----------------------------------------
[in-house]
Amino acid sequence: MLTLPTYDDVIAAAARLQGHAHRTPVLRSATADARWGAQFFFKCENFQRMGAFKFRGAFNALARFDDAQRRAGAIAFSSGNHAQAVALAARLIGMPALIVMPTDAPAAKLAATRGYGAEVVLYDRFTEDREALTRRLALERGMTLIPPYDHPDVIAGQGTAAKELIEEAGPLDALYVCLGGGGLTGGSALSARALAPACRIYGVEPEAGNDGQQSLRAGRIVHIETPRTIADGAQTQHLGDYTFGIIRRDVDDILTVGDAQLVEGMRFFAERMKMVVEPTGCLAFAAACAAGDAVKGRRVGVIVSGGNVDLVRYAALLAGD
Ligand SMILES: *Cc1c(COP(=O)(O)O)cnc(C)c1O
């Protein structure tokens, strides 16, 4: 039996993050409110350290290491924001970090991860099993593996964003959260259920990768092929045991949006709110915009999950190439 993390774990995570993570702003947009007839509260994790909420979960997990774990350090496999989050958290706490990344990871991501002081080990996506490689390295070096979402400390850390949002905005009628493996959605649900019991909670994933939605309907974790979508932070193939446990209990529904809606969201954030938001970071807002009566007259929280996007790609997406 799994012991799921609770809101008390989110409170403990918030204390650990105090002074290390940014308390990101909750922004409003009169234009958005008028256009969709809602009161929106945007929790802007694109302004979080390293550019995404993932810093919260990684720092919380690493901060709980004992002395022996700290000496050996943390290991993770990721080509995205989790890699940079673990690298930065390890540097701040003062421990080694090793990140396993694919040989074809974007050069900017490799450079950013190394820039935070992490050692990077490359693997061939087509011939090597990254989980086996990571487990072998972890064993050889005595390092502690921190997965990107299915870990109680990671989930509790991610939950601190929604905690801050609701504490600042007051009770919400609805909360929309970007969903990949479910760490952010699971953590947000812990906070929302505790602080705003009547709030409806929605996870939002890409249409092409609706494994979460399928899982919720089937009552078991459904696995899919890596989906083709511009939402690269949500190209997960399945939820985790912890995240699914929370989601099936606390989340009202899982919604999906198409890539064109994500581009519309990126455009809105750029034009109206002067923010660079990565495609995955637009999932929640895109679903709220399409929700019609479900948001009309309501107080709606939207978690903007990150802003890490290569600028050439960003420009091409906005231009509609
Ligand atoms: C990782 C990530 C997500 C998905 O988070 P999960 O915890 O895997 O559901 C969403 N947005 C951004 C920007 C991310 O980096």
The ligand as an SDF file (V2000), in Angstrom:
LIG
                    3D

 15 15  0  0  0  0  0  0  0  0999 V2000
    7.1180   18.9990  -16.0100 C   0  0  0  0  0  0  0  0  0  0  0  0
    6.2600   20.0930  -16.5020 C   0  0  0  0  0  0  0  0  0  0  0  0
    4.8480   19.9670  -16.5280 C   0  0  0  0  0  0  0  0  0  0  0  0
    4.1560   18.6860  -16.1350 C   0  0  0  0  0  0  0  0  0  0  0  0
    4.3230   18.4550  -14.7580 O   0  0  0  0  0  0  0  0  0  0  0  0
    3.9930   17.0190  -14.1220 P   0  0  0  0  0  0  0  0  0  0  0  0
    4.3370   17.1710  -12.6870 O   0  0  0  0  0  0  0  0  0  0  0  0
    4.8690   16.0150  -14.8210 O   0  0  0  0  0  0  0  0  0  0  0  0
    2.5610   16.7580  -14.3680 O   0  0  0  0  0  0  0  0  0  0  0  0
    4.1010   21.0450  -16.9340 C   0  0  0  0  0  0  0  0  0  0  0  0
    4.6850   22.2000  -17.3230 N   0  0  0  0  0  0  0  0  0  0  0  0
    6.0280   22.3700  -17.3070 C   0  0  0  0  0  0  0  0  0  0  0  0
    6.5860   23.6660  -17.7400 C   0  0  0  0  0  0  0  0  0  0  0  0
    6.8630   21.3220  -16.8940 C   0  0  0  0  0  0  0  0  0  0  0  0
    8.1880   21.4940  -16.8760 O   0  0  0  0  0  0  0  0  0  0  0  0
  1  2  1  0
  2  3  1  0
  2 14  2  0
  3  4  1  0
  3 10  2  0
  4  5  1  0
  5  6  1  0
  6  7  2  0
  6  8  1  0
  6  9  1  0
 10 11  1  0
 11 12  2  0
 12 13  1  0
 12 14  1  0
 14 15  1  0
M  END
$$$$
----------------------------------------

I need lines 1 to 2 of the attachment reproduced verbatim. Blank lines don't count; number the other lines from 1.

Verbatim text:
[in-house]
Amino acid sequence: MLTLPTYDDVIAAAARLQGHAHRTPVLRSATADARWGAQFFFKCENFQRMGAFKFRGAFNALARFDDAQRRAGAIAFSSGNHAQAVALAARLIGMPALIVMPTDAPAAKLAATRGYGAEVVLYDRFTEDREALTRRLALERGMTLIPPYDHPDVIAGQGTAAKELIEEAGPLDALYVCLGGGGLTGGSALSARALAPACRIYGVEPEAGNDGQQSLRAGRIVHIETPRTIADGAQTQHLGDYTFGIIRRDVDDILTVGDAQLVEGMRFFAERMKMVVEPTGCLAFAAACAAGDAVKGRRVGVIVSGGNVDLVRYAALLAGD